Incumbent Governor Sean Parnell (R)

Question: Aviation is a key component of the state transportation system. What would your administration do to support management of the 256 airports operated by the Department of Transportation and Public Facilities?

Parnell: Each airport, the population it serves, and its users are vitally important to the community and the State. The first step I have taken is to appoint a Deputy Commissioner of Aviation to DOT that understands this principle, Marc Luiken. In order to support management of the airports operated by DOT, you have to know what both the users and the managers of the airports feel the needs are, and how the airport can be run more effectively and efficiently. In his role as Deputy Commissioner, Marc has been, and will continue working with airport managers and personnel to identify issues and bring them to the attention of the Commissioner of DOT and myself. DOT will be proactive in taking input from the public, users, and facility managers and addressing the challenges unique to our state. 

Question: Beyond the DOT&PF operated airports, there are 477 additional public and private airports in Alaska operated by municipalities, private owners, and the federal government. What would your administration do to tie this system together for the benefit of the entire state?

Parnell: State of Alaska DOT&PF – Aviation is currently conducting the Alaska Aviation System Plan. The AASP sets the vision for the Alaska aviation network by addressing Alaska's aviation infrastructure and policy needs. The plan will:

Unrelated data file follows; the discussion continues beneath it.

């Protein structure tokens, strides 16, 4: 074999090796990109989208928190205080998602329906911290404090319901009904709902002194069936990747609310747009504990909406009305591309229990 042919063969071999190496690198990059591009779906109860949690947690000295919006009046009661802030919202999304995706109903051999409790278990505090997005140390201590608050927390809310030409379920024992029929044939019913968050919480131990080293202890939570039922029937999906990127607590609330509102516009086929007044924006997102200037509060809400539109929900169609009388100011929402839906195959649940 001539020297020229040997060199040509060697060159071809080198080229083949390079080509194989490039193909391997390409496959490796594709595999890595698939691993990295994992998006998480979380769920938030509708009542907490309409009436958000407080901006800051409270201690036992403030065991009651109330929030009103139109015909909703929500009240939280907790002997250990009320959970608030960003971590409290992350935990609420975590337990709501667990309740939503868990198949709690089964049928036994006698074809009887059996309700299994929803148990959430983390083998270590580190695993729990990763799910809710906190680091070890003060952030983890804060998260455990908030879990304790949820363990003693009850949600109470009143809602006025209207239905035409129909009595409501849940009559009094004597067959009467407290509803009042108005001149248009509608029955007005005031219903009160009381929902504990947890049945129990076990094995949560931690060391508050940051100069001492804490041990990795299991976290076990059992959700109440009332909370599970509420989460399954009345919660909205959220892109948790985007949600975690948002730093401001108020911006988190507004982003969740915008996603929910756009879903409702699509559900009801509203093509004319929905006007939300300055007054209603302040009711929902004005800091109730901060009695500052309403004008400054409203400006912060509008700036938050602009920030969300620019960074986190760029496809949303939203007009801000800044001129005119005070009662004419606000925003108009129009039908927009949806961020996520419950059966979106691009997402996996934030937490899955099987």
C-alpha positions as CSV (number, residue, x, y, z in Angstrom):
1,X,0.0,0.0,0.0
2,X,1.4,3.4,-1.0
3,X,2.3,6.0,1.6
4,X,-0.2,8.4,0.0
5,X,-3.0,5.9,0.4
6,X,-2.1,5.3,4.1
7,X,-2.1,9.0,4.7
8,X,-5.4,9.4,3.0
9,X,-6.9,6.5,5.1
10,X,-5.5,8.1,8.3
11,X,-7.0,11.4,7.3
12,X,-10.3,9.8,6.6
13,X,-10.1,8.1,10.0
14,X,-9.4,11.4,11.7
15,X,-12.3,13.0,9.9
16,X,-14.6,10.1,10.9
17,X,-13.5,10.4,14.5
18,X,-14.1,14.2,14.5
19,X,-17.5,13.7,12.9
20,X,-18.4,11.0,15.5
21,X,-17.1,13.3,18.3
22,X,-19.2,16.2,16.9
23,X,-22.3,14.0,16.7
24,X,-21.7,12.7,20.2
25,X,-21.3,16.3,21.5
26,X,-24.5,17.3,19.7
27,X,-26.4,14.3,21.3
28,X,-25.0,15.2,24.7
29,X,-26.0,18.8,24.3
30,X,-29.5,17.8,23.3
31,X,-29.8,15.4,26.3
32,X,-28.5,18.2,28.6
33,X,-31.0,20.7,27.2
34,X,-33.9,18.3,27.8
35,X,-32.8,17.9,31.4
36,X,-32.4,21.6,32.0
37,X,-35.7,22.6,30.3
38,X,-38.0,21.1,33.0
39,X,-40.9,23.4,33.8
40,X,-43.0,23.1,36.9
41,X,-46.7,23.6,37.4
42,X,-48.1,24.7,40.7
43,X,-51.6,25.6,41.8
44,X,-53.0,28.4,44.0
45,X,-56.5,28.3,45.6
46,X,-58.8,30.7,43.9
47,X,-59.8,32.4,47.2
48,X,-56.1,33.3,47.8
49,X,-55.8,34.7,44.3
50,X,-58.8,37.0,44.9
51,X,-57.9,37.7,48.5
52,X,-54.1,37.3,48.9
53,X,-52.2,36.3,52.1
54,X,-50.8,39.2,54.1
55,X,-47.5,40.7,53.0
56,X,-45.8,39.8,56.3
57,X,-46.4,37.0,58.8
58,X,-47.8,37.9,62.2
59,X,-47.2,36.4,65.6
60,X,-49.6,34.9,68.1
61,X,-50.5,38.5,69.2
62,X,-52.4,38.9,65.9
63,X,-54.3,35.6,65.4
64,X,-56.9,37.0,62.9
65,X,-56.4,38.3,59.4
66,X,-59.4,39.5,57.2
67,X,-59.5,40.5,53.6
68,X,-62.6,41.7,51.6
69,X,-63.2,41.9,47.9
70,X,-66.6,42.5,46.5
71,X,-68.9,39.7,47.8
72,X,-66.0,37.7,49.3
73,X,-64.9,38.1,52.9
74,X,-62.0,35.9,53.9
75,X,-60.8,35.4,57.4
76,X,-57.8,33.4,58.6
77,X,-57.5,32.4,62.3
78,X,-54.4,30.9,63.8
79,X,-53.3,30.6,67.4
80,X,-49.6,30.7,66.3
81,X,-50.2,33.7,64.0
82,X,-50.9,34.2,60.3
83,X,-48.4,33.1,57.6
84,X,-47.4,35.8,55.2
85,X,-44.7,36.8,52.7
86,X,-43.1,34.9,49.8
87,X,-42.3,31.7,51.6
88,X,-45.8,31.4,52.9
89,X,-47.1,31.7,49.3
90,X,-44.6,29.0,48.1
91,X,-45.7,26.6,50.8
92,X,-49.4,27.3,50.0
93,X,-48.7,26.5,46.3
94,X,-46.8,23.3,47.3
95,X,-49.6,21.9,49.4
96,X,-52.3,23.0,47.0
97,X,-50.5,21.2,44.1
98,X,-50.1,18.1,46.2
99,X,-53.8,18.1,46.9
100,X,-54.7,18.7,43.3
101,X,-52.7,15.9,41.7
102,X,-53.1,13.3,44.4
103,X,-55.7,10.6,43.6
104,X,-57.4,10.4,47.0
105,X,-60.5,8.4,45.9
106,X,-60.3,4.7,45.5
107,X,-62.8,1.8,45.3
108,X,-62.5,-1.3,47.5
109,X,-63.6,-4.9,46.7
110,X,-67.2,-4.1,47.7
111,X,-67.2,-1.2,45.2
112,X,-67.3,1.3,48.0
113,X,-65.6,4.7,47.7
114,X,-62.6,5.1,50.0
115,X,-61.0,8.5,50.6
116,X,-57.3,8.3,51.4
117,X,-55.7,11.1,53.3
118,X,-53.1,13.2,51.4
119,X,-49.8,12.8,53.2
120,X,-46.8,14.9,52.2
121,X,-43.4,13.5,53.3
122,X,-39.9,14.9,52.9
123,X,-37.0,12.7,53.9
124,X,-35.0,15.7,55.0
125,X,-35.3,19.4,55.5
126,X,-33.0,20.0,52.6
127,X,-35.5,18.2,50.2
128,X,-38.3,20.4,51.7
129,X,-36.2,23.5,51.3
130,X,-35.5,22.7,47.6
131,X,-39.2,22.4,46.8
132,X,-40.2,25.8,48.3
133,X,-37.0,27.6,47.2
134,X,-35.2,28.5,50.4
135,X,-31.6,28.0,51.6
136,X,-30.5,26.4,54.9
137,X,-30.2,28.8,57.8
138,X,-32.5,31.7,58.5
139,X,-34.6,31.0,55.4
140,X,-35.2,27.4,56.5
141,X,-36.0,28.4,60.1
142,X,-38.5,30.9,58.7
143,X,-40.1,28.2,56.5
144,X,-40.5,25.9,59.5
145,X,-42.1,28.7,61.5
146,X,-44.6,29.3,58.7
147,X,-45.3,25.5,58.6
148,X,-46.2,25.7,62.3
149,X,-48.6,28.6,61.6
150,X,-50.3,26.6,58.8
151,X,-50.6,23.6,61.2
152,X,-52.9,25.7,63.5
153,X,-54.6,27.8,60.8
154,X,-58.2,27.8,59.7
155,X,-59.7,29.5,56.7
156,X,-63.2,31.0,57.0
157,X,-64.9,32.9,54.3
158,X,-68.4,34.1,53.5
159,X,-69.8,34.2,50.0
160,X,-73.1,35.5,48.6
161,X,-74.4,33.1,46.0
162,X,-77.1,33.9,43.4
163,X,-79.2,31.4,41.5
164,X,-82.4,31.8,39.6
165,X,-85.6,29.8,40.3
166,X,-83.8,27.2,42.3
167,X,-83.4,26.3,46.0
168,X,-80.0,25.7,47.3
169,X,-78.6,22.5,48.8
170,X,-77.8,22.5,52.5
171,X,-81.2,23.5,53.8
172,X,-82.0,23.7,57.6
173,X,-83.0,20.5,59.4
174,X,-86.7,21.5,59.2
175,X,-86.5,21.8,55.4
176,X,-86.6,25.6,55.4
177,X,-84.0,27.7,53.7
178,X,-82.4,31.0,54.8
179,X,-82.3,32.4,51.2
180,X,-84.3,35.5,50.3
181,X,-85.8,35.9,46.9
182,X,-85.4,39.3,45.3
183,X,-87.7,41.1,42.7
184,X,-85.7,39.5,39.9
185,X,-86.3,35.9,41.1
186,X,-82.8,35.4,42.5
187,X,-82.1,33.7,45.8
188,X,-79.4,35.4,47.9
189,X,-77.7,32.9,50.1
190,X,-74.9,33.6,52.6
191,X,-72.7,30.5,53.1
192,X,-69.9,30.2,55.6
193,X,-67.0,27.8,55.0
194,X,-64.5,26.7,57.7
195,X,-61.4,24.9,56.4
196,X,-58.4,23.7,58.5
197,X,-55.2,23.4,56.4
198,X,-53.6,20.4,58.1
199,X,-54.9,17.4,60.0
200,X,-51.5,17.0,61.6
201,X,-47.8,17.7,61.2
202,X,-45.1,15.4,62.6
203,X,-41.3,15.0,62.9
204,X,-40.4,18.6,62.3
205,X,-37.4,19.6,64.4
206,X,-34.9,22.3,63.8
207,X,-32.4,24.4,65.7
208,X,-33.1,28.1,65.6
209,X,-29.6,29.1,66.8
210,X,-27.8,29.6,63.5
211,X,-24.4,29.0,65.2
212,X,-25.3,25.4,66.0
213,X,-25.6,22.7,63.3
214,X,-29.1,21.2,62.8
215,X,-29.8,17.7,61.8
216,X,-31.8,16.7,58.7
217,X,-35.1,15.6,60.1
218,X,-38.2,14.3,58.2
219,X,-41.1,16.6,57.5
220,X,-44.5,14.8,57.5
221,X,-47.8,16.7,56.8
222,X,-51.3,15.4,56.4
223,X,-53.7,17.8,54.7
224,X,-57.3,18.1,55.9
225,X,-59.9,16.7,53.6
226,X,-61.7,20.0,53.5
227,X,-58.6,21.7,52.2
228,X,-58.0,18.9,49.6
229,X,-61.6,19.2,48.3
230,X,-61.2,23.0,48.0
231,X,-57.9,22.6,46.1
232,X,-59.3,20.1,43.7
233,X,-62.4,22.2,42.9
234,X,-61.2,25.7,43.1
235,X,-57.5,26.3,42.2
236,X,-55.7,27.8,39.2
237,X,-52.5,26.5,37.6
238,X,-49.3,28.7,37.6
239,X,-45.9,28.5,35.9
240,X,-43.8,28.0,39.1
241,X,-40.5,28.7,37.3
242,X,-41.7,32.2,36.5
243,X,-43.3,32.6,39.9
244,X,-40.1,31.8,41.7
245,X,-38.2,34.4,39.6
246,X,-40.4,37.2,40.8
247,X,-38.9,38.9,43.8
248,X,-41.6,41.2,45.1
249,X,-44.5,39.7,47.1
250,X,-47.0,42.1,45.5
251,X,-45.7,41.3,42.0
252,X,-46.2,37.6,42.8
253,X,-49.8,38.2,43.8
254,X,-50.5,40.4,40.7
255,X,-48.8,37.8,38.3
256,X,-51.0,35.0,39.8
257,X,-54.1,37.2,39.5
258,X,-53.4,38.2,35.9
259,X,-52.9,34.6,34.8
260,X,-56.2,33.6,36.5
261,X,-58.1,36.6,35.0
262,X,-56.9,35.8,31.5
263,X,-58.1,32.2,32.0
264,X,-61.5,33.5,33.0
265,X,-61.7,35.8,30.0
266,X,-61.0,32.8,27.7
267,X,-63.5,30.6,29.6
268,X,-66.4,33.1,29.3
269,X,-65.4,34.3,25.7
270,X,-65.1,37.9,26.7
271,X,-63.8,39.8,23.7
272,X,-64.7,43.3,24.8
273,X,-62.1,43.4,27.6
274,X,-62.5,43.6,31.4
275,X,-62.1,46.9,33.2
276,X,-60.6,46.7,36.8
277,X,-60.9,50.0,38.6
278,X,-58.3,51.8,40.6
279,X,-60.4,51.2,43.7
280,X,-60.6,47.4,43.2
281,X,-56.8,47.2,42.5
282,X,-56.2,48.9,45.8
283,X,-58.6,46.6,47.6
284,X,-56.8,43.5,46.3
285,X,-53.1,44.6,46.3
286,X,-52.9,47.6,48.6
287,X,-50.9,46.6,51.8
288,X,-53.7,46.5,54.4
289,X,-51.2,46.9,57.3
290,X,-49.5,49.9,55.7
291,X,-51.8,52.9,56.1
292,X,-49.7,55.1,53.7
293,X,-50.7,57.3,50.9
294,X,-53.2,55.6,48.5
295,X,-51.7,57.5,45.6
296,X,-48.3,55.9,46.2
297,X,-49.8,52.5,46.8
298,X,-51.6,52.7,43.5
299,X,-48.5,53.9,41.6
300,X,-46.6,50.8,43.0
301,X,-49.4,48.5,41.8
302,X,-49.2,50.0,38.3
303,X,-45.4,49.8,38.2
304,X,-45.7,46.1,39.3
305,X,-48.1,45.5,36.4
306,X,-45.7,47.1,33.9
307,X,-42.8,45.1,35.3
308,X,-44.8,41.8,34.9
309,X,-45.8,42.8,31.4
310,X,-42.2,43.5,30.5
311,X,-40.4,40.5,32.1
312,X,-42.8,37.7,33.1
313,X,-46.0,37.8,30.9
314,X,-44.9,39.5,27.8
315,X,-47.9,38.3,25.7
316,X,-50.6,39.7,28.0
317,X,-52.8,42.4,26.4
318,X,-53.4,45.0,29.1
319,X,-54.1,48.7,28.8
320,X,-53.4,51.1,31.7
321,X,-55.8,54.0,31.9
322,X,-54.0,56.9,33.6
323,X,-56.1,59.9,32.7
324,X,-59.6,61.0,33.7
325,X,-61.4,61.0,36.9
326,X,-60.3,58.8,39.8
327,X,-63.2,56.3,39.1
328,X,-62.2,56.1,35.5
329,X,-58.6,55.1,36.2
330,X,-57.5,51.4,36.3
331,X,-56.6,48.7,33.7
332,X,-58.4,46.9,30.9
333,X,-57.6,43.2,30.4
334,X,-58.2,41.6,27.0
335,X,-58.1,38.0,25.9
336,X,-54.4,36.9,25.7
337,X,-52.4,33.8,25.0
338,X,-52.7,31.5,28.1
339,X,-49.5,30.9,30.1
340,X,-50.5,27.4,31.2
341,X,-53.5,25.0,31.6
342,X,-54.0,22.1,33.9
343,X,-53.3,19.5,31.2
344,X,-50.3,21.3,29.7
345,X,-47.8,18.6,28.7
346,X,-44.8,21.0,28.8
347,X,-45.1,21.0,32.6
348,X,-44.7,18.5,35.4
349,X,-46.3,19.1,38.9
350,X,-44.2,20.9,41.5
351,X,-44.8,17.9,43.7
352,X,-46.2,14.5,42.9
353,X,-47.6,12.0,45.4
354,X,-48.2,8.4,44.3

• Identify airport improvements needed
  • Set priorities for funding
  • Propose aviation policy
  • Document the existing system with photos, maps, and data

Within this plan DOT&PF is also including many of the municipal, privately owned and federal airports you mention. To ensure the list is comprehensive, I’ll ask DOT to include any remaining airports that would be important to the Alaska Aviation System and coordinate with those organizations, agencies or individuals that represent these airports.  I also have appointed the Alaska Aviation Advisory Board, made up of a cross section of Alaska Aviation stakeholders, who are also involved in this process and who will help to ensure the interests of these airports are represented in the AASP.

Question: Scattered across public land are remote airstrips and landing areas, many of which are not included in the 735 airports registered with the FAA. These are important for recreation, mineral exploration, guiding, and other uses. They also serve as emergency landing areas when weather changes unexpectedly. What would your administration do to protect and preserve these airstrips?

Parnell: Before any steps can be considered that would protect and preserve airstrips located on public lands, the airstrips and landing areas would have to be identified and a review done to determine whether the airstrips and landing areas are on state land, municipal land, or federal lands. 

Airstrips located on federal or municipal lands would be subject to federal law and municipal ordinances. Depending on the circumstances of each specific airstrip or landing area, I could urge federal or municipal officials to take steps to allow an airstrip or landing area to continue to be used. 

As for airstrips located on state lands, I strongly support access to public lands for economic development such as mining and hunting. However, I would need to know the number of total airstrips, and the details on each airstrip, to develop a statewide policy for the legislature to consider as a proposed bill.

Topics: Advocacy